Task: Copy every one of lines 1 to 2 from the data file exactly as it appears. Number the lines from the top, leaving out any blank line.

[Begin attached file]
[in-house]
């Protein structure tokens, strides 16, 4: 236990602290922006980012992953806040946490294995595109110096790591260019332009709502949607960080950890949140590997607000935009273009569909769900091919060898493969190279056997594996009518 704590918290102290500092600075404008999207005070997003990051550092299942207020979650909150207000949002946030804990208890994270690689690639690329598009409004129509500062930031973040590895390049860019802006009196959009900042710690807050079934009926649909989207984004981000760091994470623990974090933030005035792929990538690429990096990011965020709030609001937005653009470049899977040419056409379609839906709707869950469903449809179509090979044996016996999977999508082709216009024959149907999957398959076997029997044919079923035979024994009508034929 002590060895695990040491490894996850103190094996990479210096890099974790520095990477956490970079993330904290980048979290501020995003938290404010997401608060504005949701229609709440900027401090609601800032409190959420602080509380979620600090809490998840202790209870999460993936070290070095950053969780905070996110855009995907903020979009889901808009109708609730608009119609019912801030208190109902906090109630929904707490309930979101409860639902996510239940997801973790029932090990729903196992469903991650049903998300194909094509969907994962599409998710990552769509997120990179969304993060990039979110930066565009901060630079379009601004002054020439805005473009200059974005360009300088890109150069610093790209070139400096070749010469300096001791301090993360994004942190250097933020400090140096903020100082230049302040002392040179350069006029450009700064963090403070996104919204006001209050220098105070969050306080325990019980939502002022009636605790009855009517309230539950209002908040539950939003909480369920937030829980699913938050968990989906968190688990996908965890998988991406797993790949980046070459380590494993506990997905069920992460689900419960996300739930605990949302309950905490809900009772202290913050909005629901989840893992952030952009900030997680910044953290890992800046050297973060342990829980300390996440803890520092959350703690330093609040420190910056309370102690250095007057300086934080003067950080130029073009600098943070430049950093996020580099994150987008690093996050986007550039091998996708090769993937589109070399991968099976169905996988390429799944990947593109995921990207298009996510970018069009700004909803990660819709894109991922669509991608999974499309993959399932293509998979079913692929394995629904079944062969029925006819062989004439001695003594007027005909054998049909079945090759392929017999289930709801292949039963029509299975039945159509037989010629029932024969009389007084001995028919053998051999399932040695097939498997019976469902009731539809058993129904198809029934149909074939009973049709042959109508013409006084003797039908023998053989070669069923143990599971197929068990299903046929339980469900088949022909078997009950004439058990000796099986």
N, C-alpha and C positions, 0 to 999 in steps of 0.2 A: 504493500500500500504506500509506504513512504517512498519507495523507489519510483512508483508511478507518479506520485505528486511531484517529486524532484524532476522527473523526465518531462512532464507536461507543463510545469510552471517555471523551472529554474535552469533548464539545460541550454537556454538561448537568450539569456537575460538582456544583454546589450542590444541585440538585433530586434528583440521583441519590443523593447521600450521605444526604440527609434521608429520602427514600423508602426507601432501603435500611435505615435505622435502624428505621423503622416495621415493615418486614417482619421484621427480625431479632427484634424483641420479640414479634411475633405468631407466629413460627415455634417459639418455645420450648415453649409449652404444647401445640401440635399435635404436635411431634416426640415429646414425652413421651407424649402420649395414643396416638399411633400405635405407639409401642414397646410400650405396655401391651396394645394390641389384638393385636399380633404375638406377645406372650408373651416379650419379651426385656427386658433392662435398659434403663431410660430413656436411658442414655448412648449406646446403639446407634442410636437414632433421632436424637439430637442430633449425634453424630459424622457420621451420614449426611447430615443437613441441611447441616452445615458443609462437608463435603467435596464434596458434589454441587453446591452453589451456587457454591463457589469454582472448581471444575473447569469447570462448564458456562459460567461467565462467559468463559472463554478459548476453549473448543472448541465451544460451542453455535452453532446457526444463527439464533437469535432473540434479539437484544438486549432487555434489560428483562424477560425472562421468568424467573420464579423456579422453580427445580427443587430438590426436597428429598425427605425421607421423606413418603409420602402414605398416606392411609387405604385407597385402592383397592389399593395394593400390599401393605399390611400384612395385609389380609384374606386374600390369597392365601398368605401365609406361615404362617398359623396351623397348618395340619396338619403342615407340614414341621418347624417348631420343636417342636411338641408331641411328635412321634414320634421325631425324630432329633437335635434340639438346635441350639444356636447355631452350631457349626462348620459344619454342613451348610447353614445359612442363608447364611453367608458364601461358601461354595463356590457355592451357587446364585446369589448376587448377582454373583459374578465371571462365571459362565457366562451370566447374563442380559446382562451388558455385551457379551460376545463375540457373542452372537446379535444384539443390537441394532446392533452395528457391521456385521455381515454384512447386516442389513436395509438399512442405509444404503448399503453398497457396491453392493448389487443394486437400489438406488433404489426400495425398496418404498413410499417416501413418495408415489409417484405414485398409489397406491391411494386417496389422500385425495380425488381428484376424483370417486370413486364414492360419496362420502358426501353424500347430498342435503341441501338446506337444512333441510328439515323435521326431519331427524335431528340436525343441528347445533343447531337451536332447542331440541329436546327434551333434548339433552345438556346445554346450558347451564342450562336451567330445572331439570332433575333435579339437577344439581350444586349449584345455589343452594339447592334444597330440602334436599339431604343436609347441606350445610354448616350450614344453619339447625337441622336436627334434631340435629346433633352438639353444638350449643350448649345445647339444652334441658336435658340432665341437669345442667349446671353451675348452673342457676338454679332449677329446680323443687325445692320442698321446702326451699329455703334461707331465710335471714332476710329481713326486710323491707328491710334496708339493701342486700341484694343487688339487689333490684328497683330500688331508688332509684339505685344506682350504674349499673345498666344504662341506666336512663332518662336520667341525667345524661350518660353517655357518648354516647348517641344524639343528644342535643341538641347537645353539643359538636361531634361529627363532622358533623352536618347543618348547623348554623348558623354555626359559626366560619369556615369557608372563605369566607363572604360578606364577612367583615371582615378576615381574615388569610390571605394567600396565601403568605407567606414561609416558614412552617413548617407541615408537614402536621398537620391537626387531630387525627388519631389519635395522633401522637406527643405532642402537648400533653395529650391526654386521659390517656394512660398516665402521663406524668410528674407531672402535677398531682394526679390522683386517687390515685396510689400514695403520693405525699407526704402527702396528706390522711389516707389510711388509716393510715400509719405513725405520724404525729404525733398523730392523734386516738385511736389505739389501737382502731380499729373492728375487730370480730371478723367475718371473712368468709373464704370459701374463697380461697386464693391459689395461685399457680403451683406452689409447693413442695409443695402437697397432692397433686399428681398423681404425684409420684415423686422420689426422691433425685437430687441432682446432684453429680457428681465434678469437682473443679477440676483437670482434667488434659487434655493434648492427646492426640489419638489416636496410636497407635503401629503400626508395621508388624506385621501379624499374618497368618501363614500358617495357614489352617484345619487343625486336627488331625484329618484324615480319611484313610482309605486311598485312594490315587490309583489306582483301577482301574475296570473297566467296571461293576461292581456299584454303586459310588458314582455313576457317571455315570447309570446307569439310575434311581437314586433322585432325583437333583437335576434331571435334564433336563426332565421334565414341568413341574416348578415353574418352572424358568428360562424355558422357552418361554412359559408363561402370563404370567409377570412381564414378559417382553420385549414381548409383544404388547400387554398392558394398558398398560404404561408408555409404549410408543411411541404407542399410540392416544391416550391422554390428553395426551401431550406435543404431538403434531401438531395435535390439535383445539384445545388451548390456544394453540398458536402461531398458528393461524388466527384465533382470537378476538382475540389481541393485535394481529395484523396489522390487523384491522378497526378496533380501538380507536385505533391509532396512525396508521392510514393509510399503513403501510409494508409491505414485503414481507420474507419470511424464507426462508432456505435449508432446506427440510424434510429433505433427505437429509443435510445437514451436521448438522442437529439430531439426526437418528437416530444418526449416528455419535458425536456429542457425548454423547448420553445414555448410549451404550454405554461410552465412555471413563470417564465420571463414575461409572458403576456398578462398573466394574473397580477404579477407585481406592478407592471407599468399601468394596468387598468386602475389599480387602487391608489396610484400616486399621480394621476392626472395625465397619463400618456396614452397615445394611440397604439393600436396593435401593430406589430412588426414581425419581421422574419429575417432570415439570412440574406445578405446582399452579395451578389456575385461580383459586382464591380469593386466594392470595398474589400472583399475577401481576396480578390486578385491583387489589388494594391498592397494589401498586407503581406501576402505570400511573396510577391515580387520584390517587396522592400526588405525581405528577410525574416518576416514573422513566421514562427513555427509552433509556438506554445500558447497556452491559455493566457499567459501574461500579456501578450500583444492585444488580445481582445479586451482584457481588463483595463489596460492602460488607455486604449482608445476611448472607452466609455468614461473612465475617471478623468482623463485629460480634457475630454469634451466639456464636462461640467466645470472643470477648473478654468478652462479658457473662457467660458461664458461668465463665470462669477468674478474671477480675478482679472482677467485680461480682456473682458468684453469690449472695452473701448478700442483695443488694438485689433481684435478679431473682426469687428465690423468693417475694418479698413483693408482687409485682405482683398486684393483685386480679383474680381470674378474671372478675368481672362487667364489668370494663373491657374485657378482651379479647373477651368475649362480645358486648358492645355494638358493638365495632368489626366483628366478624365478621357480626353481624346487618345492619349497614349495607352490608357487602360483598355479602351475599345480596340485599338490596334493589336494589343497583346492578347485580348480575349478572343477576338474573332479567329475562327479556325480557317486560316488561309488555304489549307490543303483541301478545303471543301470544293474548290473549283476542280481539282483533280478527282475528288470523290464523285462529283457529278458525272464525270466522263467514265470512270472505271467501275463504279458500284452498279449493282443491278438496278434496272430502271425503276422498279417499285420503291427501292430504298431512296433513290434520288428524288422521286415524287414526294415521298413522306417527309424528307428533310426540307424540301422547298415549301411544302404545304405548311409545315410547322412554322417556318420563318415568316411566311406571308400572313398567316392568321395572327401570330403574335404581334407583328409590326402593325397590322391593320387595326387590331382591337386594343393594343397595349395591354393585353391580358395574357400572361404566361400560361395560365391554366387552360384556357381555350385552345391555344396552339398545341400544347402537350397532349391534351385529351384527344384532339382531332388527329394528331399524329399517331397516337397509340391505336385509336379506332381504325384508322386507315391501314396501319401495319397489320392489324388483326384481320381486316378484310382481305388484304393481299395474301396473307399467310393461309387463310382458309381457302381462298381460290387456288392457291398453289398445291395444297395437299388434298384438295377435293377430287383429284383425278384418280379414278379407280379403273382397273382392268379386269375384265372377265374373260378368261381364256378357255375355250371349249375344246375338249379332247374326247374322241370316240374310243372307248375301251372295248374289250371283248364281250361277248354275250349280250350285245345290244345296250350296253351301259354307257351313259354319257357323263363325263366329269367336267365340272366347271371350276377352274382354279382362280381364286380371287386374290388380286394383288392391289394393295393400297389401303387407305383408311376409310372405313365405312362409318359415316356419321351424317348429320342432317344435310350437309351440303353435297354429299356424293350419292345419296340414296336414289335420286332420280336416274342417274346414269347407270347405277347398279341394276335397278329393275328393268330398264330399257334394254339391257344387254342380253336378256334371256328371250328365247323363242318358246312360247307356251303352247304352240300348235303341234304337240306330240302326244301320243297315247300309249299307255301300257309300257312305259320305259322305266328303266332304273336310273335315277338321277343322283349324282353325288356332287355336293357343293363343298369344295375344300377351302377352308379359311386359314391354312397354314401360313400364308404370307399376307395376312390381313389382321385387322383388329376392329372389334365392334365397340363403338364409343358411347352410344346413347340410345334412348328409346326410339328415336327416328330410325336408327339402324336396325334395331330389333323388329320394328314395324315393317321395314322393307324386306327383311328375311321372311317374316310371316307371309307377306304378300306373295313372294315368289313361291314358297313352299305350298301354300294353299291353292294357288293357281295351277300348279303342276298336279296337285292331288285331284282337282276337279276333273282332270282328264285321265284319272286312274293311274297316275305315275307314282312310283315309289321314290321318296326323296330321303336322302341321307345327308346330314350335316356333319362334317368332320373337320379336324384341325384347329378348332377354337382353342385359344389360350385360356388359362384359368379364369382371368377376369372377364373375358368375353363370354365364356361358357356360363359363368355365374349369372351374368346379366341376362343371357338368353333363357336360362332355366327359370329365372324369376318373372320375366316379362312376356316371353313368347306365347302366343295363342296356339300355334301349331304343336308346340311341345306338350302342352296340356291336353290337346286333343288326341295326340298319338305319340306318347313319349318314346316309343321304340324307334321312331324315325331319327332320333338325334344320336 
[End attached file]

[in-house]
């Protein structure tokens, strides 16, 4: 236990602290922006980012992953806040946490294995595109110096790591260019332009709502949607960080950890949140590997607000935009273009569909769900091919060898493969190279056997594996009518 704590918290102290500092600075404008999207005070997003990051550092299942207020979650909150207000949002946030804990208890994270690689690639690329598009409004129509500062930031973040590895390049860019802006009196959009900042710690807050079934009926649909989207984004981000760091994470623990974090933030005035792929990538690429990096990011965020709030609001937005653009470049899977040419056409379609839906709707869950469903449809179509090979044996016996999977999508082709216009024959149907999957398959076997029997044919079923035979024994009508034929 002590060895695990040491490894996850103190094996990479210096890099974790520095990477956490970079993330904290980048979290501020995003938290404010997401608060504005949701229609709440900027401090609601800032409190959420602080509380979620600090809490998840202790209870999460993936070290070095950053969780905070996110855009995907903020979009889901808009109708609730608009119609019912801030208190109902906090109630929904707490309930979101409860639902996510239940997801973790029932090990729903196992469903991650049903998300194909094509969907994962599409998710990552769509997120990179969304993060990039979110930066565009901060630079379009601004002054020439805005473009200059974005360009300088890109150069610093790209070139400096070749010469300096001791301090993360994004942190250097933020400090140096903020100082230049302040002392040179350069006029450009700064963090403070996104919204006001209050220098105070969050306080325990019980939502002022009636605790009855009517309230539950209002908040539950939003909480369920937030829980699913938050968990989906968190688990996908965890998988991406797993790949980046070459380590494993506990997905069920992460689900419960996300739930605990949302309950905490809900009772202290913050909005629901989840893992952030952009900030997680910044953290890992800046050297973060342990829980300390996440803890520092959350703690330093609040420190910056309370102690250095007057300086934080003067950080130029073009600098943070430049950093996020580099994150987008690093996050986007550039091998996708090769993937589109070399991968099976169905996988390429799944990947593109995921990207298009996510970018069009700004909803990660819709894109991922669509991608999974499309993959399932293509998979079913692929394995629904079944062969029925006819062989004439001695003594007027005909054998049909079945090759392929017999289930709801292949039963029509299975039945159509037989010629029932024969009389007084001995028919053998051999399932040695097939498997019976469902009731539809058993129904198809029934149909074939009973049709042959109508013409006084003797039908023998053989070669069923143990599971197929068990299903046929339980469900088949022909078997009950004439058990000796099986």